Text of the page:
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In economics, austerity is when a national government reduces its spending, to pay back creditors. Austerity is usually required when a government's fiscal deficit spending is felt to be unsustainable.

Development projects, welfare programs and other social spending are common areas of spending for cuts. In many countries, austerity measures have been associated with short-term standard of living declines until economic conditions improved once fiscal balance was achieved (such as in Canada under Jean Chrétien, and Spain under Felipe González).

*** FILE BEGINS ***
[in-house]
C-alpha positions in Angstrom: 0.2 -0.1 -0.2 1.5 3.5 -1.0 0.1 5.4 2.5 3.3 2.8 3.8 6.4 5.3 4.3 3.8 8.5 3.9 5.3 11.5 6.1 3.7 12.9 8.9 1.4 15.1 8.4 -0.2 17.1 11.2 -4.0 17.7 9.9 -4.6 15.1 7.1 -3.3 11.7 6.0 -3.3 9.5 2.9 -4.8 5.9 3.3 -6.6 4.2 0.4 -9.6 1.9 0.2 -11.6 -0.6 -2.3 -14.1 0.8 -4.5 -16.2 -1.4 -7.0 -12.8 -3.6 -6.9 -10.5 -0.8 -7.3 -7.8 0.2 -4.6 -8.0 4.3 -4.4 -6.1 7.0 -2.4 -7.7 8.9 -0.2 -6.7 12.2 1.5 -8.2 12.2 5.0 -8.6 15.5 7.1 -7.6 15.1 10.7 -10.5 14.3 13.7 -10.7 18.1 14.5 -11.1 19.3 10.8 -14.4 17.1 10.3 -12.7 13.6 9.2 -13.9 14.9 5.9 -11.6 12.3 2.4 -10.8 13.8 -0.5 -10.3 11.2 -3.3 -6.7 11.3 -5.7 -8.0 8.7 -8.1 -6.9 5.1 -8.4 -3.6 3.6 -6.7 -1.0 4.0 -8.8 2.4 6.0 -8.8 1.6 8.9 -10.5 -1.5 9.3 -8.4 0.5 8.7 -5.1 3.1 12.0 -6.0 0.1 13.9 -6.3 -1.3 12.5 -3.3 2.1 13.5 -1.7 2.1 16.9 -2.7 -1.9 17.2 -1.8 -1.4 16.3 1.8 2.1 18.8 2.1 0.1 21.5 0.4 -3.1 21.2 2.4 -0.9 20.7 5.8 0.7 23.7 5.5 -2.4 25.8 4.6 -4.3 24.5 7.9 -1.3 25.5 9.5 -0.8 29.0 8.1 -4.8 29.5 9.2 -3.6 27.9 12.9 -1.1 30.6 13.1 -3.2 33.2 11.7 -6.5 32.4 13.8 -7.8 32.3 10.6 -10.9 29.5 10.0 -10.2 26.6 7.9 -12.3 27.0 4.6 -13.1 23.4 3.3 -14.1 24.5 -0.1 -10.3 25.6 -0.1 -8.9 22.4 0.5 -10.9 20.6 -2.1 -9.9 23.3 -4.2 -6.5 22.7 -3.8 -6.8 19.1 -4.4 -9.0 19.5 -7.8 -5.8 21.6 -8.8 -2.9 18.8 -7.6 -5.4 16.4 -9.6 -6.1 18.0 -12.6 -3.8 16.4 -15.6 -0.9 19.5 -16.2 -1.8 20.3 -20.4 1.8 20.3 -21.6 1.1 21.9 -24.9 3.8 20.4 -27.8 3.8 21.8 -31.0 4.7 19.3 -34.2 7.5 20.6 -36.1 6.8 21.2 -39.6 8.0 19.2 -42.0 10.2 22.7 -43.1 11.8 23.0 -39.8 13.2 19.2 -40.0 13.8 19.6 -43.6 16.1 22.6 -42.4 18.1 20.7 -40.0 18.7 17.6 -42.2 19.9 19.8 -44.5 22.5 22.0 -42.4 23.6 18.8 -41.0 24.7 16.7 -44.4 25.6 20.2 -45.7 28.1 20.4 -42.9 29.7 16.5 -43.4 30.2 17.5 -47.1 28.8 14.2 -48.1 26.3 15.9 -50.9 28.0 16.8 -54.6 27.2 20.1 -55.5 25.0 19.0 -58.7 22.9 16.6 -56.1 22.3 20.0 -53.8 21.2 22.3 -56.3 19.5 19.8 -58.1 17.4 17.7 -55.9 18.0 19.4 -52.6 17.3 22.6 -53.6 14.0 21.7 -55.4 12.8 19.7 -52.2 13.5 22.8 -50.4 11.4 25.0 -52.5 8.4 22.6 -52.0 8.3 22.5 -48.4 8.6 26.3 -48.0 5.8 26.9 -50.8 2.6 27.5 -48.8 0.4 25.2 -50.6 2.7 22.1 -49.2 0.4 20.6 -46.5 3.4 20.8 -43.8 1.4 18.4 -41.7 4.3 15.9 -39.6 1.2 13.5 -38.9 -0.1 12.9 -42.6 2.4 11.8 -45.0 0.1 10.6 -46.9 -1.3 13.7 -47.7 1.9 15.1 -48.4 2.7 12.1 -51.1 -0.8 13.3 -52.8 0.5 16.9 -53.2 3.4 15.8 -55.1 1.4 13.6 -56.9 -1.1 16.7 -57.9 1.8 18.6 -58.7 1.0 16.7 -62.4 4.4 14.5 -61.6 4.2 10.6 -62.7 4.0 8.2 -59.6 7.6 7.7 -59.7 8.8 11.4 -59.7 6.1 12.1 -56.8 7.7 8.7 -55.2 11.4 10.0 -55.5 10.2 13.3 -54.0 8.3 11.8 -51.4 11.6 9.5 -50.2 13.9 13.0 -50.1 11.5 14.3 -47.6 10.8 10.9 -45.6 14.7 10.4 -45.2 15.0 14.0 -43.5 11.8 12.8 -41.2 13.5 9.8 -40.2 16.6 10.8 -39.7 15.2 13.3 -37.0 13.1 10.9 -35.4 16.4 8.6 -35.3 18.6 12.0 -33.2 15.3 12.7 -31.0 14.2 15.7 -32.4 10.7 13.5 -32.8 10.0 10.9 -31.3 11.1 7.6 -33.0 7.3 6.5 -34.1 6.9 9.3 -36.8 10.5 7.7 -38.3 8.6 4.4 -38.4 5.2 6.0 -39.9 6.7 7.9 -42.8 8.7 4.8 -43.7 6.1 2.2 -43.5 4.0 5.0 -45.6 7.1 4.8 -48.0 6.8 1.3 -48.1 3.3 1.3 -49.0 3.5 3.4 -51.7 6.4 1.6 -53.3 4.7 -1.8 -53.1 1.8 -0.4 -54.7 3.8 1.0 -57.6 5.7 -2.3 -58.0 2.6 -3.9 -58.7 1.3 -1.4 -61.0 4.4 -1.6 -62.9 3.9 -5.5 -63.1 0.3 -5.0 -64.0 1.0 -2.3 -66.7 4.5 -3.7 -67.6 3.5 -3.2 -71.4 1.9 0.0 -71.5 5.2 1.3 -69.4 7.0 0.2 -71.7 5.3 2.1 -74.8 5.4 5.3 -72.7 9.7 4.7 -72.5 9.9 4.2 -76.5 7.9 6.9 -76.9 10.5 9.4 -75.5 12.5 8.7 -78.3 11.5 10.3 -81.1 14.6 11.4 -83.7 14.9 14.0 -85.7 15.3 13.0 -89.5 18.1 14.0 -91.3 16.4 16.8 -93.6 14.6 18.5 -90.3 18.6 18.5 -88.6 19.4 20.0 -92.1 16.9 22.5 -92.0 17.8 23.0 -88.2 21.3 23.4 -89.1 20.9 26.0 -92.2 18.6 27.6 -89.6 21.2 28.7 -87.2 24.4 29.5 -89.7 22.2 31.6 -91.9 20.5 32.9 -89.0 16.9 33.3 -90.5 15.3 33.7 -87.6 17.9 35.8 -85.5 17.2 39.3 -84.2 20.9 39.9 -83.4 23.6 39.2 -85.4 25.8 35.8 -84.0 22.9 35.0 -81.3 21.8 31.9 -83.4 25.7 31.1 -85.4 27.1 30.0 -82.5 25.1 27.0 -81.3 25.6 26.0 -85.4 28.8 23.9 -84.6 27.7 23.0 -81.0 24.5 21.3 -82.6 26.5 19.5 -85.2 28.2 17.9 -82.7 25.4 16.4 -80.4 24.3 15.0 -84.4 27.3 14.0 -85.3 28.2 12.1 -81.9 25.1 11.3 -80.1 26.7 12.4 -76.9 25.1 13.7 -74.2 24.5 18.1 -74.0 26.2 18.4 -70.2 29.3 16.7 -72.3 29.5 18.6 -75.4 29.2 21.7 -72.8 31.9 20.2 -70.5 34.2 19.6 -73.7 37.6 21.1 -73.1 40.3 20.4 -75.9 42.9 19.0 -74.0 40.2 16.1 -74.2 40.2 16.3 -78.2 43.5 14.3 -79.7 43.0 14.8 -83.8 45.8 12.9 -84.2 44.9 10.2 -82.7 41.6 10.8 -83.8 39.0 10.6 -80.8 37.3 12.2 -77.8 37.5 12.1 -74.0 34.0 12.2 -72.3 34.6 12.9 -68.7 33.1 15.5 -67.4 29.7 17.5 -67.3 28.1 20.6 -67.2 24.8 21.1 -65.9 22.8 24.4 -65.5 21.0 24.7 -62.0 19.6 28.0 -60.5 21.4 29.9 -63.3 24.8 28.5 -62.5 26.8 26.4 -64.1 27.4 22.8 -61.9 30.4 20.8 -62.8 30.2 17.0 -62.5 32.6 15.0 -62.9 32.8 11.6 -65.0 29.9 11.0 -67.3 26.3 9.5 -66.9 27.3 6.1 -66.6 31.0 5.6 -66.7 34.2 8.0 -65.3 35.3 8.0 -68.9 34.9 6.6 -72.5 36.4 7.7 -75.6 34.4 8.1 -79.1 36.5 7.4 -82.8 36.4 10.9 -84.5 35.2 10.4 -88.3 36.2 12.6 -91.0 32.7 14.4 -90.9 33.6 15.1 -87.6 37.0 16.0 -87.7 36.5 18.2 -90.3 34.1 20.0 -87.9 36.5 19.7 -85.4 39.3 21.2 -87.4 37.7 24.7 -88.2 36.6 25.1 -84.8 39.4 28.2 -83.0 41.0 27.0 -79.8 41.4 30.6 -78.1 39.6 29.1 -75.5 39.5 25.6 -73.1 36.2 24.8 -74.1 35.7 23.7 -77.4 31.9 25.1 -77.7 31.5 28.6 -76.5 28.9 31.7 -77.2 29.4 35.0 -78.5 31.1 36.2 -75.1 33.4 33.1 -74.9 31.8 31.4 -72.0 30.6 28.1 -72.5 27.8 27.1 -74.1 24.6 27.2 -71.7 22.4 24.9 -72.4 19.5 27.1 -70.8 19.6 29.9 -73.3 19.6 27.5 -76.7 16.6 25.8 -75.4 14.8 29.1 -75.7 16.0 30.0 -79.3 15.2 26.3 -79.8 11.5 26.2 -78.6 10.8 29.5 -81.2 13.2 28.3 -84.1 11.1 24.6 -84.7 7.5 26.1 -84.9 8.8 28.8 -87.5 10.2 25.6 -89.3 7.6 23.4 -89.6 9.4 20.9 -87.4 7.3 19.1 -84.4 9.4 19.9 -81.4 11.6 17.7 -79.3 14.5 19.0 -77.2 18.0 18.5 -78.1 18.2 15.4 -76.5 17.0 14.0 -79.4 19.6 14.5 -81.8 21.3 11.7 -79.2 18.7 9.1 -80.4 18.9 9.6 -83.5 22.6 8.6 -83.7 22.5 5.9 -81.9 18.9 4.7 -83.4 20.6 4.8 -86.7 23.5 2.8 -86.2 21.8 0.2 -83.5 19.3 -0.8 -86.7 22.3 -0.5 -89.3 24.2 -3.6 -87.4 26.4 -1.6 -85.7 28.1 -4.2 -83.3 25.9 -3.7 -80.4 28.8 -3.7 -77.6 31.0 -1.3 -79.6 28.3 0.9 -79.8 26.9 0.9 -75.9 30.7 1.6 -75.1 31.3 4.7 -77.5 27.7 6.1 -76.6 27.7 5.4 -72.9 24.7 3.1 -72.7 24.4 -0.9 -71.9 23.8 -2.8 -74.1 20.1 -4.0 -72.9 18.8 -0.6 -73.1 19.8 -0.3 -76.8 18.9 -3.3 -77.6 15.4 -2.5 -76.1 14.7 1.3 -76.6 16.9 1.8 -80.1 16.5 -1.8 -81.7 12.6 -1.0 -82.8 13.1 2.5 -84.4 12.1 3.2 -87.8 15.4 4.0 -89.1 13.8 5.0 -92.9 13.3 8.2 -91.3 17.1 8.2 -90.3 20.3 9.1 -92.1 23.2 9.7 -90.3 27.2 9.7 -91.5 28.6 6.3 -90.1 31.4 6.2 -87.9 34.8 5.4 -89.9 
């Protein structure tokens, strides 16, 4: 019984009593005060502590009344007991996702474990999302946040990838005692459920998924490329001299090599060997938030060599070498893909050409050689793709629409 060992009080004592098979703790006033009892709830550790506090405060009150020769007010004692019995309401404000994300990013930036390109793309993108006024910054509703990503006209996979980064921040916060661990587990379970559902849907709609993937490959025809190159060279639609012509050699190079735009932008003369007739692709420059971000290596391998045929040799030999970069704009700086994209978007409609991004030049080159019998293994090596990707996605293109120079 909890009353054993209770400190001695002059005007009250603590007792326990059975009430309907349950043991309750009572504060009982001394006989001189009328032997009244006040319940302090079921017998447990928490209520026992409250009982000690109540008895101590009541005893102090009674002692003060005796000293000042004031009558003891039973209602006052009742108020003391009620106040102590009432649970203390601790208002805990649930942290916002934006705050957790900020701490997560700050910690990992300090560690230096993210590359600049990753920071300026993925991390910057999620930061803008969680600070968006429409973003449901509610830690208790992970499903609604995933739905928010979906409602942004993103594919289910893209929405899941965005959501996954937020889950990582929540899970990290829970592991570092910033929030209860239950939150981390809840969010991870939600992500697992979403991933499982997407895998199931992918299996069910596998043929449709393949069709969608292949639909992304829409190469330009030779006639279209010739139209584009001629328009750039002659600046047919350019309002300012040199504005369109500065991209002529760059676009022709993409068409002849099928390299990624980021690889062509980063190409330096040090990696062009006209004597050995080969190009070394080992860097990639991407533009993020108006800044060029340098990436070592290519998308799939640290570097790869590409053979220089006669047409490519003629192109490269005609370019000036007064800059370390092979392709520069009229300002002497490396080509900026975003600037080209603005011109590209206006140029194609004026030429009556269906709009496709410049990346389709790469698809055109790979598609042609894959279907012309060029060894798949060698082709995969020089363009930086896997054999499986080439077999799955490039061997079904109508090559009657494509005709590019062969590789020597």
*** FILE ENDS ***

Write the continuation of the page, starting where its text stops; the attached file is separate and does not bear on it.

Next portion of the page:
Private banks, or institutions like the International Monetary Fundmarker (IMF), may require that a country pursues an 'austerity policy' if it wants to re-finance loans that are about to come due. The government may be asked to stop issuing subsidies or to otherwise reduce public spending. When the IMF requires such a policy, the terms are known as 'IMF conditionalities'.

Austerity programs are frequently controversial, as they have an impact on the poorest segments of the population and often lead to a wider separation between the rich and poor. In many situations, austerity programs are imposed on countries that were previously under dictatorial regimes, leading to criticism that populations are forced to repay the debts of their oppressors.

Examples of austerity



References

  1. Harvey, D (2005) A Brief History of Neoliberalism
  2. Klein, N. (2007) The Shock Doctrine
  3. Chomsky, N (2004) Hegemony or Survival



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